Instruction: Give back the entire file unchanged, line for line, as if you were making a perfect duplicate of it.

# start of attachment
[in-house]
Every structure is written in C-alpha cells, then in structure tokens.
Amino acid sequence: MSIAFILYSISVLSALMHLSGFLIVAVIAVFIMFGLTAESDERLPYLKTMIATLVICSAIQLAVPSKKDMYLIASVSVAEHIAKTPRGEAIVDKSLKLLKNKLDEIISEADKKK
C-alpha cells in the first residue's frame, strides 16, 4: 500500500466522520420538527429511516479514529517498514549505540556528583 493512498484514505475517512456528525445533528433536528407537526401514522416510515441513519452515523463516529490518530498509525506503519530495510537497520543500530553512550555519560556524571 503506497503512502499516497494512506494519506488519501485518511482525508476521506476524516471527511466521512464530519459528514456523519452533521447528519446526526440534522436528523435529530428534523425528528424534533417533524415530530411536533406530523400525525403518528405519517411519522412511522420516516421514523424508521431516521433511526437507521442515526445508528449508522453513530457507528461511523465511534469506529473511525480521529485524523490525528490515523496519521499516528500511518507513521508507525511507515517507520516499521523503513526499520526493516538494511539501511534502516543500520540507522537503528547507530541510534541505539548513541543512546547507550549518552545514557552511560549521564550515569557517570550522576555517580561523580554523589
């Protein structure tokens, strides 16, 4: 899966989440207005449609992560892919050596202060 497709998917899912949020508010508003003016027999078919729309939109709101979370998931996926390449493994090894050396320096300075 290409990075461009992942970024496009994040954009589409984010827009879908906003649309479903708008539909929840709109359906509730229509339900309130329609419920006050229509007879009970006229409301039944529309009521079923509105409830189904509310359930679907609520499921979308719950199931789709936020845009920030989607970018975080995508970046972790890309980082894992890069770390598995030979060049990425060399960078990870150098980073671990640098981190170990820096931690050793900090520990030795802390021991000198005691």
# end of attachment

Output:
[in-house]
Every structure is written in C-alpha cells, then in structure tokens.
Amino acid sequence: MSIAFILYSISVLSALMHLSGFLIVAVIAVFIMFGLTAESDERLPYLKTMIATLVICSAIQLAVPSKKDMYLIASVSVAEHIAKTPRGEAIVDKSLKLLKNKLDEIISEADKKK
C-alpha cells in the first residue's frame, strides 16, 4: 500500500466522520420538527429511516479514529517498514549505540556528583 493512498484514505475517512456528525445533528433536528407537526401514522416510515441513519452515523463516529490518530498509525506503519530495510537497520543500530553512550555519560556524571 503506497503512502499516497494512506494519506488519501485518511482525508476521506476524516471527511466521512464530519459528514456523519452533521447528519446526526440534522436528523435529530428534523425528528424534533417533524415530530411536533406530523400525525403518528405519517411519522412511522420516516421514523424508521431516521433511526437507521442515526445508528449508522453513530457507528461511523465511534469506529473511525480521529485524523490525528490515523496519521499516528500511518507513521508507525511507515517507520516499521523503513526499520526493516538494511539501511534502516543500520540507522537503528547507530541510534541505539548513541543512546547507550549518552545514557552511560549521564550515569557517570550522576555517580561523580554523589
């Protein structure tokens, strides 16, 4: 899966989440207005449609992560892919050596202060 497709998917899912949020508010508003003016027999078919729309939109709101979370998931996926390449493994090894050396320096300075 290409990075461009992942970024496009994040954009589409984010827009879908906003649309479903708008539909929840709109359906509730229509339900309130329609419920006050229509007879009970006229409301039944529309009521079923509105409830189904509310359930679907609520499921979308719950199931789709936020845009920030989607970018975080995508970046972790890309980082894992890069770390598995030979060049990425060399960078990870150098980073671990640098981190170990820096931690050793900090520990030795802390021991000198005691």